I have eaten a lot of strange foods in Asia but this week, my tastebuds ventured to a cuisine that the FOOD CHANNEL has yet to try. Chinese Hospital Food.

I know.

I was curious if they have Jell-o.

I had to have minor surgery, as my doctor spotted some rust on my chassis. Now, if this had happened prior to COVID, I would be on a plane to Bangkok, giving my regular doctor the honors to snip it out. But as Faulkner would say, there is no was. I had to adjust and trust a Chinese-speaking medical team, all curious about a wài guó rén (foreigner).

Through a network of ex-pat women who live in Kunming, I found a good doctor at a hospital that provides a medical translator yet.
Still, I had the lab results sent to my doctor in Bangkok, which were in Chinese. She requested them to be in English. I had a coworker help with the translation, the task being slightly more complicated than grading spelling tests.

After a few exams to ensure there were no infections or mushrooms (mistranslation of fungus) sprouting in this most personal of places, a reservation was made at Kunming’s Women’s Angel Hospital. Along with palm trees and a piano in the lobby, the hospital has accreditation from the JCI, or at least that’s what the sign promises.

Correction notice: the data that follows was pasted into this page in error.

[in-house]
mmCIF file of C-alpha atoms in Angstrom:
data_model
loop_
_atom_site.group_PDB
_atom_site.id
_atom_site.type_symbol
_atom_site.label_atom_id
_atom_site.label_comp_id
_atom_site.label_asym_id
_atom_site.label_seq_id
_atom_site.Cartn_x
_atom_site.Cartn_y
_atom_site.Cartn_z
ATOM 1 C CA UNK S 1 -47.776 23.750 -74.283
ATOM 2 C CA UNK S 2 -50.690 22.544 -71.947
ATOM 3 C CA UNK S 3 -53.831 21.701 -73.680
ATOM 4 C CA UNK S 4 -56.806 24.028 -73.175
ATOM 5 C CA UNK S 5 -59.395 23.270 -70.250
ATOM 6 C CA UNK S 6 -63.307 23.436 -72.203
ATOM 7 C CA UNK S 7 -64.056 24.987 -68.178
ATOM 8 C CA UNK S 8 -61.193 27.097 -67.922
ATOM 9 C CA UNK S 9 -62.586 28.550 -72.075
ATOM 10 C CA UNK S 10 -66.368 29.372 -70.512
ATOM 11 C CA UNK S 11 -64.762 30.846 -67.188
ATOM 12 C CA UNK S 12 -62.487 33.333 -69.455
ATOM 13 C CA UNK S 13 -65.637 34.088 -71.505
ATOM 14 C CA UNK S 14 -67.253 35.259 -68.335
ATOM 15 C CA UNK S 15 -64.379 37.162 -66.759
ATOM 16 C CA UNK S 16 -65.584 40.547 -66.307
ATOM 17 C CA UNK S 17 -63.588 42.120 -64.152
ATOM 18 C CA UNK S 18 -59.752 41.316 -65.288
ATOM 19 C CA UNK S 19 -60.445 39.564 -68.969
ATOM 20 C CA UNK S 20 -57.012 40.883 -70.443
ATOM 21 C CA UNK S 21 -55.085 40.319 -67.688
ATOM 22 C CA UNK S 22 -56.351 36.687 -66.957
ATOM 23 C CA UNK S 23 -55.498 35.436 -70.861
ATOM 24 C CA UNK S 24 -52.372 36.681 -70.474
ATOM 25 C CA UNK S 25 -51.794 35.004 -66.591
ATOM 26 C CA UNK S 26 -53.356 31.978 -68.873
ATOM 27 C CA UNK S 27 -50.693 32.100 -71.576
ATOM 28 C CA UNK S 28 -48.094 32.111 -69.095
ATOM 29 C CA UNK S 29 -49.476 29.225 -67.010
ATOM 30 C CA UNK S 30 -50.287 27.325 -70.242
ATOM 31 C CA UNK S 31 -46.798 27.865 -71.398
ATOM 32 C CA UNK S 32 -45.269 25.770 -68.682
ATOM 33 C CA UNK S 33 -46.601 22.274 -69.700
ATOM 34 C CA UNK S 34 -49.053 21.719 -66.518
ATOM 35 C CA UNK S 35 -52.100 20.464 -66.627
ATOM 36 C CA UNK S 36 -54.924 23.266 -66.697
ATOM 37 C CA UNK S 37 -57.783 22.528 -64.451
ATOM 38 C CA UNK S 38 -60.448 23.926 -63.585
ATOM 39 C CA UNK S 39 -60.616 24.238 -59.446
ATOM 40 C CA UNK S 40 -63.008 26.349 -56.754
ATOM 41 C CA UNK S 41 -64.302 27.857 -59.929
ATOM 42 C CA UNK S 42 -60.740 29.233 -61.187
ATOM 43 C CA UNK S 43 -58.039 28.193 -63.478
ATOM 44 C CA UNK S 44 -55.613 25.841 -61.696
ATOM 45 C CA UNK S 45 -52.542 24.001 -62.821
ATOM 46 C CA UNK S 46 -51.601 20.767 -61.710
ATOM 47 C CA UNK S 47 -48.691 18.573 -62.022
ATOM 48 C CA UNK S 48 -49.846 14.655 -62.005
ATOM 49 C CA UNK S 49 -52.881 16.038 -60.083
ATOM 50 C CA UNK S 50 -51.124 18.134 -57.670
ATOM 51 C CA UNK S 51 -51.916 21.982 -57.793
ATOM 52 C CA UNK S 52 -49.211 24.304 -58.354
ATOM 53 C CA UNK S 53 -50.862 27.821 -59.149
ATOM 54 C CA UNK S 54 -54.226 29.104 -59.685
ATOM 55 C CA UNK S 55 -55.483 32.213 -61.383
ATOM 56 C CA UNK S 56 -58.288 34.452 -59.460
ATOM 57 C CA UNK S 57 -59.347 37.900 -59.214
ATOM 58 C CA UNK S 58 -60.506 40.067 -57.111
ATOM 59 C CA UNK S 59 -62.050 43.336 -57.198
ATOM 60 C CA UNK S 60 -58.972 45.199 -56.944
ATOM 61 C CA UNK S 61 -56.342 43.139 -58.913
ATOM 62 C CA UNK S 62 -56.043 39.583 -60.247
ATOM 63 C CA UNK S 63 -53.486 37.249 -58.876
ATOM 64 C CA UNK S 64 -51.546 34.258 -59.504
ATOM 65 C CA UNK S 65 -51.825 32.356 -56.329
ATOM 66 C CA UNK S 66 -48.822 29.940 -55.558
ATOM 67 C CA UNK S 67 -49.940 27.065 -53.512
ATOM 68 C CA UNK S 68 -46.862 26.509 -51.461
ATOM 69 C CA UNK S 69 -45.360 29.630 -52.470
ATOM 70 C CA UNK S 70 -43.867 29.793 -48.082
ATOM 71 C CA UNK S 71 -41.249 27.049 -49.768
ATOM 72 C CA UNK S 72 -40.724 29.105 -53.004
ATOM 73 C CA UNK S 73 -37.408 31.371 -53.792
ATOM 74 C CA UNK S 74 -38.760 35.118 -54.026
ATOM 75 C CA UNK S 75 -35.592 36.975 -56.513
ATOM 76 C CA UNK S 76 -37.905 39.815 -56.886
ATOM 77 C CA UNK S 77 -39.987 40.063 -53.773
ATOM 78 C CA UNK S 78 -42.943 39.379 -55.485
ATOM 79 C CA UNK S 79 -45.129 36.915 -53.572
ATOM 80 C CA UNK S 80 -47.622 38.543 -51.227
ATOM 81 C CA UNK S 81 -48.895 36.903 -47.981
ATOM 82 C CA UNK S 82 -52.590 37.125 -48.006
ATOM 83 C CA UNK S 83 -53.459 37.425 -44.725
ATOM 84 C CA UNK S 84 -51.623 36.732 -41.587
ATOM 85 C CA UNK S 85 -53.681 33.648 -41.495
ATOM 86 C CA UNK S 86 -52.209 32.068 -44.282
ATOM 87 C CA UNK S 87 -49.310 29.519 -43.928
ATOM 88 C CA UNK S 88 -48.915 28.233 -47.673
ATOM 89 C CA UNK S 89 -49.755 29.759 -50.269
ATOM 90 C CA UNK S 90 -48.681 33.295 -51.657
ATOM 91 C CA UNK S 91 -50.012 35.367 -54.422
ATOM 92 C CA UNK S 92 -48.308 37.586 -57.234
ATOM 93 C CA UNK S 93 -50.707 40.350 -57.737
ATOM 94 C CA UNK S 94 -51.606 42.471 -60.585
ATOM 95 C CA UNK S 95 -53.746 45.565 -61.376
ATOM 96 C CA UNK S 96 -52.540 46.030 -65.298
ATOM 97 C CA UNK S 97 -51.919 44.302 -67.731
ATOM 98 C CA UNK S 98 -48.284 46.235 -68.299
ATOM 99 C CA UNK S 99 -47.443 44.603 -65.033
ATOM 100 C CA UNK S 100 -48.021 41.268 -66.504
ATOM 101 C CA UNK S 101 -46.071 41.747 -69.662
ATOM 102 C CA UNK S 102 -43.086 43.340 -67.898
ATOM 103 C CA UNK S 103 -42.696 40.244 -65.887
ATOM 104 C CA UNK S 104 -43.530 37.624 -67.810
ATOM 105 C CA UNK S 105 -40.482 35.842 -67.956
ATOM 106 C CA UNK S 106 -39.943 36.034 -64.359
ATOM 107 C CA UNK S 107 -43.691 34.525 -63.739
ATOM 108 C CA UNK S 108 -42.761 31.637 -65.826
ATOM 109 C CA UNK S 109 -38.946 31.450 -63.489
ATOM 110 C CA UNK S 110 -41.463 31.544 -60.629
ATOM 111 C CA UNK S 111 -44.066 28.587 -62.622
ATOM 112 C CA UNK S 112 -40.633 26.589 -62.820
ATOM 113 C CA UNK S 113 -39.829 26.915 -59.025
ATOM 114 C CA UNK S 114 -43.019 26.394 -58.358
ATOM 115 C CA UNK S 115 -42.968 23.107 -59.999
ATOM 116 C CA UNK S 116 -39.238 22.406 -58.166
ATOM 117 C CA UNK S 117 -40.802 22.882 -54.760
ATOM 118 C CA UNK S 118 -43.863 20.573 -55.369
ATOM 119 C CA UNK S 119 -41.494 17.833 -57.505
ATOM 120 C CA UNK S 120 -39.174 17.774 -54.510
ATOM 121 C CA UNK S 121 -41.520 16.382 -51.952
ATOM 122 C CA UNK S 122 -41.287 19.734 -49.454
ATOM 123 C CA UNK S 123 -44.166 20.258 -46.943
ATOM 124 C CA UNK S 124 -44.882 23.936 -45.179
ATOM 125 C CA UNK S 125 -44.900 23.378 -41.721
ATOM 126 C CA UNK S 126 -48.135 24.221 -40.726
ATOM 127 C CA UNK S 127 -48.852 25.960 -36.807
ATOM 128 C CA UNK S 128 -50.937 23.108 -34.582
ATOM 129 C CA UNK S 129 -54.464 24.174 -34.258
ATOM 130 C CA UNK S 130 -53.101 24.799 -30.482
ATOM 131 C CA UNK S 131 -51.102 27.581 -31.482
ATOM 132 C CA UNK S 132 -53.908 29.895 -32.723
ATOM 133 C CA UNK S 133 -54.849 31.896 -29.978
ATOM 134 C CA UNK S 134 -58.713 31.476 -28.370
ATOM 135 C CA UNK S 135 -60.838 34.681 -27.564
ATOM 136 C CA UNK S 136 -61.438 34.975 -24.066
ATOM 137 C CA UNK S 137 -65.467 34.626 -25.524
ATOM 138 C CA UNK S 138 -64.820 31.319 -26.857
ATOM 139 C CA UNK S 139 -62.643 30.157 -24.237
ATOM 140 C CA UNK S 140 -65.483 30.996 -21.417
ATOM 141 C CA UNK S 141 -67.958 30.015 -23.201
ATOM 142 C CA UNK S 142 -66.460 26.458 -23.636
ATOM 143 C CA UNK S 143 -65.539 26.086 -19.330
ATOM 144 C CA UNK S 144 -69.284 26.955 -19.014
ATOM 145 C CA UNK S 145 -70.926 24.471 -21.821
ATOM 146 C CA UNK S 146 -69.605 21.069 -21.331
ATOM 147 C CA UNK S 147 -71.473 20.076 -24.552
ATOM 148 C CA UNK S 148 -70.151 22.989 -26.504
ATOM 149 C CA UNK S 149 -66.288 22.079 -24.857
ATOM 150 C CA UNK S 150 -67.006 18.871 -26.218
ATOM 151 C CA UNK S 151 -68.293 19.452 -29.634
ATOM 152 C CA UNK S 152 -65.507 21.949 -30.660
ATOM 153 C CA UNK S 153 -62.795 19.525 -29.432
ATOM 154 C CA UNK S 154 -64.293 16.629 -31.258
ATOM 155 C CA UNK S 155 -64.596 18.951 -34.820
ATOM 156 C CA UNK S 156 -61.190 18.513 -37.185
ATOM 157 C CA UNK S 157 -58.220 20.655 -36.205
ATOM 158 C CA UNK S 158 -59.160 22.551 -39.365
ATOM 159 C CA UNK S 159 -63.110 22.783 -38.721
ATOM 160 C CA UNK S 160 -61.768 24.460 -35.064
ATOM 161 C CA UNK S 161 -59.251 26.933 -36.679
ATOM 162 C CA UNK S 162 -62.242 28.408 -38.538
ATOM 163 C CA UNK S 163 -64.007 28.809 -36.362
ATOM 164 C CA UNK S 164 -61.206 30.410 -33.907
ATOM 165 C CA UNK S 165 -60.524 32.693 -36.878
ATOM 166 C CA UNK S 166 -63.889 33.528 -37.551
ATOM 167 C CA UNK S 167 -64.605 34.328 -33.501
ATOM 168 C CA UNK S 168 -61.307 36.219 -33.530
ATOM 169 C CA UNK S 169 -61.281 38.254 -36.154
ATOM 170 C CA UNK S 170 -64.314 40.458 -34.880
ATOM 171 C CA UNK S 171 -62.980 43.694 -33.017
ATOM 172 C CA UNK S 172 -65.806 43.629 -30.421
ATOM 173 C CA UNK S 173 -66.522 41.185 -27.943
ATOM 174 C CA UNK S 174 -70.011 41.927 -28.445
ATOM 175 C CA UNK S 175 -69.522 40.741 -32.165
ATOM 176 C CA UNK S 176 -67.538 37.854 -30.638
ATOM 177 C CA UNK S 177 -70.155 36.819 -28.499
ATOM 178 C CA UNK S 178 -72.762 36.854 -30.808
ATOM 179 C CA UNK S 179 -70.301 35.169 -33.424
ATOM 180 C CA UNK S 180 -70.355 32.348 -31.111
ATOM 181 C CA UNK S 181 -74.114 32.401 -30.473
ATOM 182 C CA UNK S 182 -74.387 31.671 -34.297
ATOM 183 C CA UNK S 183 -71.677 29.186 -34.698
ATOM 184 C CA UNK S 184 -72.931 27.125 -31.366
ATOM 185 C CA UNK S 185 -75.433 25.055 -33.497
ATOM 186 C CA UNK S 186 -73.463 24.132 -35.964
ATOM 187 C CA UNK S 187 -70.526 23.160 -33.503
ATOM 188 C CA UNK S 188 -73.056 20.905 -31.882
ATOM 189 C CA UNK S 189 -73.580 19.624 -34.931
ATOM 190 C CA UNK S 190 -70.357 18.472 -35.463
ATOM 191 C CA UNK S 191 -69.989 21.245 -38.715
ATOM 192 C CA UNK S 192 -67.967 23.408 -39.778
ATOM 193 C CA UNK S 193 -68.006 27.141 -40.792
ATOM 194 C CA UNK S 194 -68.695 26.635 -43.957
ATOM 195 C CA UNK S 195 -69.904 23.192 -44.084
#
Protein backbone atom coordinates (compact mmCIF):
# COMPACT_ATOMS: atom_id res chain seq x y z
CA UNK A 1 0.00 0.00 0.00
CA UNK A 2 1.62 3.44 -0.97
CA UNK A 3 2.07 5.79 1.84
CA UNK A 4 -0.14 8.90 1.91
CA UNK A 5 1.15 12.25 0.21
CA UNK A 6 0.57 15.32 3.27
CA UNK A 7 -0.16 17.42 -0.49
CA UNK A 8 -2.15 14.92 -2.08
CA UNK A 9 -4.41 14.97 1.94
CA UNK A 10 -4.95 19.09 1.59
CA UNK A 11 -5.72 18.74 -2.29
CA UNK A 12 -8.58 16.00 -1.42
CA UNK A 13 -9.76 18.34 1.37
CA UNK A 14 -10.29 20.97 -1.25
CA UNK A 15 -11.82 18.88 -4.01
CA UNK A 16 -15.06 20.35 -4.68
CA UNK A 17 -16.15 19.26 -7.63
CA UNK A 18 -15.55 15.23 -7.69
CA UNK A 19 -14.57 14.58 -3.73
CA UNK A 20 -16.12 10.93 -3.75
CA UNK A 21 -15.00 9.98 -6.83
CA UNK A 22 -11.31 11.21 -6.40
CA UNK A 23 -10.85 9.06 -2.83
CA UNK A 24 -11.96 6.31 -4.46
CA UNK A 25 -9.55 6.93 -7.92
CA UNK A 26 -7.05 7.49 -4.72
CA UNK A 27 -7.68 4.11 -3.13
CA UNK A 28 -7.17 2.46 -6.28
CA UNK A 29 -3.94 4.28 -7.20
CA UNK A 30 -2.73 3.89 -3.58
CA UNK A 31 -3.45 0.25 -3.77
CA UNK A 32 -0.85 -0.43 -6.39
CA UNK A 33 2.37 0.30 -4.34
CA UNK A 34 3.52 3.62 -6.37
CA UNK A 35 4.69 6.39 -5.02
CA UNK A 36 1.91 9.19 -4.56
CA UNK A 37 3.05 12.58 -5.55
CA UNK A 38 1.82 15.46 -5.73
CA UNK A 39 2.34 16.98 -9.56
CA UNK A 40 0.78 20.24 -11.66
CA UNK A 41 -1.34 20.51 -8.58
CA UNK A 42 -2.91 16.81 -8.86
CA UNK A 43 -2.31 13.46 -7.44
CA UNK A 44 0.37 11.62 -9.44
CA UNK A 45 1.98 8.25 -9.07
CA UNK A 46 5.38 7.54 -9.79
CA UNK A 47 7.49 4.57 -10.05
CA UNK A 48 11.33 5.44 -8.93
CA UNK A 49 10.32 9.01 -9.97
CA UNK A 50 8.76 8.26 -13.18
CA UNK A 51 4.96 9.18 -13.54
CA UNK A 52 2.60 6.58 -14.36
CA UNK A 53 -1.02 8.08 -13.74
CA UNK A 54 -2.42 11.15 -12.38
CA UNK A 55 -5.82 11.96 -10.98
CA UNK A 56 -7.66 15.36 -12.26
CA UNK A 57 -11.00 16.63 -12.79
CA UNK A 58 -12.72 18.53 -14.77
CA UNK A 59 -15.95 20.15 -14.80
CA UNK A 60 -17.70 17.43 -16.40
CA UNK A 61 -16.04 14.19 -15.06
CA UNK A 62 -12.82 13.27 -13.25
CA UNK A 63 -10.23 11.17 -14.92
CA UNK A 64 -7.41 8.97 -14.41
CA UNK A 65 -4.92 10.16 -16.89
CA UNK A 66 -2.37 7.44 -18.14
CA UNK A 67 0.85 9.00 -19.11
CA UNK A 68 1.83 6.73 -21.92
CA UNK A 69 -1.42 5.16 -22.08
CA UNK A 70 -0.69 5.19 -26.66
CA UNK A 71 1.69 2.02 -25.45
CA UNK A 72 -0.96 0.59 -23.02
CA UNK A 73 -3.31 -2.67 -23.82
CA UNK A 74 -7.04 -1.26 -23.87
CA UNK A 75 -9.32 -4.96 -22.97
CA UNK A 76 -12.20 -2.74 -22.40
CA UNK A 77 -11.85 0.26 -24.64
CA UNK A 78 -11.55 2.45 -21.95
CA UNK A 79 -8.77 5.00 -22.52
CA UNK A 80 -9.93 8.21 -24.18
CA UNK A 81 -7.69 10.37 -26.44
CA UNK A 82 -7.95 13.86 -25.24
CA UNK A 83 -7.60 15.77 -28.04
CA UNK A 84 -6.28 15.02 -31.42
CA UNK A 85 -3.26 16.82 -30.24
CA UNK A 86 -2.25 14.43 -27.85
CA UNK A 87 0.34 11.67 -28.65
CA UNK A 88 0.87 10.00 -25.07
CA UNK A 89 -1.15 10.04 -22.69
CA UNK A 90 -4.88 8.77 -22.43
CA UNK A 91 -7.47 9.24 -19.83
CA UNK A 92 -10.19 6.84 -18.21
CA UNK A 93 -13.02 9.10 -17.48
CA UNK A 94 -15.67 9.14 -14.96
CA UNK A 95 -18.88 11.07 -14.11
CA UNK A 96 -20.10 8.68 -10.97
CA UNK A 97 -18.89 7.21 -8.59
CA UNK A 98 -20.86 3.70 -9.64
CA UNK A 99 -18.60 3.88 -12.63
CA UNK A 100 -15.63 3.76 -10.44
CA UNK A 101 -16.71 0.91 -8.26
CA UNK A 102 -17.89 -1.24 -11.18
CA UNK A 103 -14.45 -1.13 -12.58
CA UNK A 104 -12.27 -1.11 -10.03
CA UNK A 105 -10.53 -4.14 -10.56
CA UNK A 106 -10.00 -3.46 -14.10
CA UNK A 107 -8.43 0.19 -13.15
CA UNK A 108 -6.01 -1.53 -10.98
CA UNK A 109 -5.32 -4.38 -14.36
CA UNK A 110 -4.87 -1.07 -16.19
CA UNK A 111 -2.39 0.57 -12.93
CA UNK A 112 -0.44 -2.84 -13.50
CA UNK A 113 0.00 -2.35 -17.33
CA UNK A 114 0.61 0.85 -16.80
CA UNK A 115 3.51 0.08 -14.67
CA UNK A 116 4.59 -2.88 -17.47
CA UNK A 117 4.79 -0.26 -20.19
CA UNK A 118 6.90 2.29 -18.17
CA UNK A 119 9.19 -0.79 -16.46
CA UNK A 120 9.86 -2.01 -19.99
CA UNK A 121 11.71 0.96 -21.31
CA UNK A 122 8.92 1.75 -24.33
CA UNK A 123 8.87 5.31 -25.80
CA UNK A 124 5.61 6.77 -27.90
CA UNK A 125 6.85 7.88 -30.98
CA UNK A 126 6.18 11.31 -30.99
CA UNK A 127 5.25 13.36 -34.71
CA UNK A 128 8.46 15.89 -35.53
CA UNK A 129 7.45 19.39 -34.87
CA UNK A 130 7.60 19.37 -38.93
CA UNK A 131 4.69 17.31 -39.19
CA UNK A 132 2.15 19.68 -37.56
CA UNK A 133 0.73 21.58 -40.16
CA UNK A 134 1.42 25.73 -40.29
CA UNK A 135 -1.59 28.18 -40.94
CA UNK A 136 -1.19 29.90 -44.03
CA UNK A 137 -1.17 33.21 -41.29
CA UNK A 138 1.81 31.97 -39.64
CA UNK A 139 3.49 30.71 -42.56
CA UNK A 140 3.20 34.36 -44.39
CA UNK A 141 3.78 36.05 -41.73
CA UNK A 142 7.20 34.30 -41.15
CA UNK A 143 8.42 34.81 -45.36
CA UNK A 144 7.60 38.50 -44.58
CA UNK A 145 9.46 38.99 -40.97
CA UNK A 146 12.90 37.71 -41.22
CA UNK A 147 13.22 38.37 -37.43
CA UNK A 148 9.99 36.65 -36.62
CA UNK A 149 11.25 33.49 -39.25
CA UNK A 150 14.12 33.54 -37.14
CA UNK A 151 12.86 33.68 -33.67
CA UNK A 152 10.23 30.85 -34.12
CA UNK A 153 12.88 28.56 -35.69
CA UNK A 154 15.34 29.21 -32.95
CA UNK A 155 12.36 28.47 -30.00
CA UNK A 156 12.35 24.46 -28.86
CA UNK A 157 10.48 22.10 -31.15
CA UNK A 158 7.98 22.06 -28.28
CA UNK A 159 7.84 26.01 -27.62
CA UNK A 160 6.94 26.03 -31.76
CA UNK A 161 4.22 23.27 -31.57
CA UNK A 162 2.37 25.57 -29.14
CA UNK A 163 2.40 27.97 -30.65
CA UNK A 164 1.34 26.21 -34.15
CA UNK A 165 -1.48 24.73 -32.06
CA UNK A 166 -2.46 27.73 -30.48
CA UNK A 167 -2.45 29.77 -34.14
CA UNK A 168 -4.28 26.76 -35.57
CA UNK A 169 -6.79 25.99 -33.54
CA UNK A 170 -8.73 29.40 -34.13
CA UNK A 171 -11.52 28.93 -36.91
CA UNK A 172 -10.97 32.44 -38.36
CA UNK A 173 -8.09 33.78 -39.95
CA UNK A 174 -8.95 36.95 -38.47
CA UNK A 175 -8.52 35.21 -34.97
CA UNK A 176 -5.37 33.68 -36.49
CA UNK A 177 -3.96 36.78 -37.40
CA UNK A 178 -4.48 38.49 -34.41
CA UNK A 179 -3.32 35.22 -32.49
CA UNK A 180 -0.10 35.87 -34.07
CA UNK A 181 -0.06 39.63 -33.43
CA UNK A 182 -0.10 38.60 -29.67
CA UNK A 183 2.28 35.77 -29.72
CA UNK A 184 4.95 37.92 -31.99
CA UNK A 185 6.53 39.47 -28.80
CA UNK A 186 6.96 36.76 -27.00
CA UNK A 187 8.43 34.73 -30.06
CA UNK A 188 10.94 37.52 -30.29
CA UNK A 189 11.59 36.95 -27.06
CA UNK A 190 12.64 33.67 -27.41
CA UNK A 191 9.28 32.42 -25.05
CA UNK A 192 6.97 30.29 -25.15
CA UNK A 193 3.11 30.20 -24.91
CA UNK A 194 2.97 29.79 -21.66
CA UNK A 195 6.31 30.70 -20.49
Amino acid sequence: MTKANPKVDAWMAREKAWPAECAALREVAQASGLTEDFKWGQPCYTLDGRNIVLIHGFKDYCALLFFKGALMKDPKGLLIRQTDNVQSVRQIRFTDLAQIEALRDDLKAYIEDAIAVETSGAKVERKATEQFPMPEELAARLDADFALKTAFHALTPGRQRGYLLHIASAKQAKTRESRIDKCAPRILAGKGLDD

All kidding aside, I trust my doctor and medical team. So instead of fretting about the surgery, I was curious about the food. In Bangkok, where medical tourism turns hospitals into five-star hotels, you can order sushi off the menu. Some Chinese hospitals recommend that you have a loved one stay with you to fetch food. My hopes were not high. But I was surprised. I ate better than I did in quarantine.

After my surgery, I was given a bland snack of noodles.

Two hours later, my dinner arrived, in real bowls, yet.

For breakfast, I received traditional Chinese items. Small corn muffins, noodles, and a sweet purple porridge (soy), and an egg.

Lunch? More stir fry, rice, greens, and other things.

I also received a basket of dragon fruit and mango, but no Jell-o.

I was as impressed with the meals as I was with the procedure. Those details? I will spare you.

4 thoughts on “Chinese Hospital Food

    1. Hi Dorothy,

      I would be given two lunches each day, one for my “helper” and one for me. The hospital assumes a family member will spend the night, which is why the room has a pull out couch. The food was better than airline food, comparable to cafeteria food.

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